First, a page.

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Are Women's Conferences Useful?


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When Superwomen of the World Dish Out Advice, Who Are They Helping? By LinkedIn senior editor Katrina Brooker

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"The first sign that one is at a women’s empowerment conference is that there are women on the stage at all... The second sign is the footwear. Picture a horizontal line of 4-inch stilettos, dangling at the eye level of the audience, as the women wearing them sit perched on stools. It appears that the first thing a successful, liberated woman does is slide her feet into the most gait-inhibiting shoes available, ideally in snakeskin."

When I read the opening lines of Sheelah Kolhatkar's latest Bloomberg Businessweek story, The Feel-Good Female Solidarity Machine, I laughed out loud. She nailed the irony of women-on-the-go going about business in shoes they can barely walk in.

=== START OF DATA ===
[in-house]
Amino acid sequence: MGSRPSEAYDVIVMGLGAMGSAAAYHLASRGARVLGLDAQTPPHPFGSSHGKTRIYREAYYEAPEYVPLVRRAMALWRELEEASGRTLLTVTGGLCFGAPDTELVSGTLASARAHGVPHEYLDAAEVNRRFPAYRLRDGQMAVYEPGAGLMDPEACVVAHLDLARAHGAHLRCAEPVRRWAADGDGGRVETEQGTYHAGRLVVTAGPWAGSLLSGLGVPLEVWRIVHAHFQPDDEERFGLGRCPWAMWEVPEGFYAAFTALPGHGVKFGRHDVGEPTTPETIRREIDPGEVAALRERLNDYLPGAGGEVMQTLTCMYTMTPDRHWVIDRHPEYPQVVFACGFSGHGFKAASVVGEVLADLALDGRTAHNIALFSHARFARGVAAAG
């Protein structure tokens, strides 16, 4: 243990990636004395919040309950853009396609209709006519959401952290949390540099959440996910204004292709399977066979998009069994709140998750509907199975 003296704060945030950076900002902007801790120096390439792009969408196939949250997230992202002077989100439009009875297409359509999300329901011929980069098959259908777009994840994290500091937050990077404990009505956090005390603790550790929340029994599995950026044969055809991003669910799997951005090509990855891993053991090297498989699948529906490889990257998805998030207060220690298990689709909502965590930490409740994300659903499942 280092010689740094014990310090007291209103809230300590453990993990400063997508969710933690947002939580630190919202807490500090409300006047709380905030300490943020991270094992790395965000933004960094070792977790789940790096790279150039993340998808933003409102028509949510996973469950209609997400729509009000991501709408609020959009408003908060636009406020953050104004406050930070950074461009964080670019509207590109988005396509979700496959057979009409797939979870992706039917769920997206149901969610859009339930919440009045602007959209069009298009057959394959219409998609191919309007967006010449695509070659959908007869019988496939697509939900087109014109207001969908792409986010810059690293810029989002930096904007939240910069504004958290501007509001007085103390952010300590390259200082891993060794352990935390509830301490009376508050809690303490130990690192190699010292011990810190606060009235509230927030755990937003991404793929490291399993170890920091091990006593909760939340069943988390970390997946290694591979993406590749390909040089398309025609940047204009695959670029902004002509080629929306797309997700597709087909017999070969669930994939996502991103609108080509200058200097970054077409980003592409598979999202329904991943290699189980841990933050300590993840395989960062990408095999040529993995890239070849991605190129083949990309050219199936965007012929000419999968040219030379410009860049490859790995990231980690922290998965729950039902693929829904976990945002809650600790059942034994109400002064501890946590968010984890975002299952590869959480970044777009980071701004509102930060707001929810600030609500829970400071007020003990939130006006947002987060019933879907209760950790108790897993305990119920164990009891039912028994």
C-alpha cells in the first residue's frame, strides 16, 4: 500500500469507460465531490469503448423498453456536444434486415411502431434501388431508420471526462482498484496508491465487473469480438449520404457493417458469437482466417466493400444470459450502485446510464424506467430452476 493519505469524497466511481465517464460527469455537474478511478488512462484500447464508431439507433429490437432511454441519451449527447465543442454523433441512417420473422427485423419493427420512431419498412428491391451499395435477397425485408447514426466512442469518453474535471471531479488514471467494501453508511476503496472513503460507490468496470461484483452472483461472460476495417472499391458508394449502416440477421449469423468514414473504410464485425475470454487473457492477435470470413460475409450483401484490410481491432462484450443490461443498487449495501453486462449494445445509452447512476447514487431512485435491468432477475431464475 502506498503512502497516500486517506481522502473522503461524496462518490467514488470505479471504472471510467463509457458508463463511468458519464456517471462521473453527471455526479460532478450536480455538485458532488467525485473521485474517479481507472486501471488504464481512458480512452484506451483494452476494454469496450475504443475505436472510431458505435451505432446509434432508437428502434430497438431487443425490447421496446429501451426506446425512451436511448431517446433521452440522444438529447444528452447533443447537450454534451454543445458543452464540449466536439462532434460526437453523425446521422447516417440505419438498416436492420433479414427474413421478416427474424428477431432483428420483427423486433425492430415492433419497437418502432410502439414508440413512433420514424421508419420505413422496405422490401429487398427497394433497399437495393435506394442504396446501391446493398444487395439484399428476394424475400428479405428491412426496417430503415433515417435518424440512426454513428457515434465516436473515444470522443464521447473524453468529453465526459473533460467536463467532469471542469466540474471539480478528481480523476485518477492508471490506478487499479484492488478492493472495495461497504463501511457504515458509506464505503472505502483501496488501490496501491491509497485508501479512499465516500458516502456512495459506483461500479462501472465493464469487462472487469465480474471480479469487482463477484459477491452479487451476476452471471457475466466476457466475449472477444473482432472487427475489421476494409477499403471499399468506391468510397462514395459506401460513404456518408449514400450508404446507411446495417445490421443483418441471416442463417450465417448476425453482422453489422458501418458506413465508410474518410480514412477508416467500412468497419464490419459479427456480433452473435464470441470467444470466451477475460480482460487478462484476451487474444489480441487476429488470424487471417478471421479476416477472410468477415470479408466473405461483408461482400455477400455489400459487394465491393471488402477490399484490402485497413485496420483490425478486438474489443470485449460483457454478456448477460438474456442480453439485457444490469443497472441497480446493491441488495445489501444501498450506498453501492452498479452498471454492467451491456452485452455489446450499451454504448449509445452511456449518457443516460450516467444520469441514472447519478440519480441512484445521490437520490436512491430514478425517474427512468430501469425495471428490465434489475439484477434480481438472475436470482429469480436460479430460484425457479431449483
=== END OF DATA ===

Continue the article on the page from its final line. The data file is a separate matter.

Sheelah came by LinkedIn to talk about her story, which takes an inside look at the boom in women's empowerment conferences. Conferences that tout speakers like Sheryl Sandberg, Marissa Mayer, or Ivanka Trump have become a big business. Every year, women pay huge sums to attend events such as Fortune's Most Powerful Women's Summit, TEDWomen, or Tina Brown's Women in the World. The National Football League held its first ever Women's Summit during Super Bowl Week. Tickets can cost up to $10,000 — especially if the event boasts marquee names like Michelle Obama or Hillary Clinton. The idea is, learn how to get to the top from those already there. "I want to be inspired," one attendee told Sheelah.

Published in: Business
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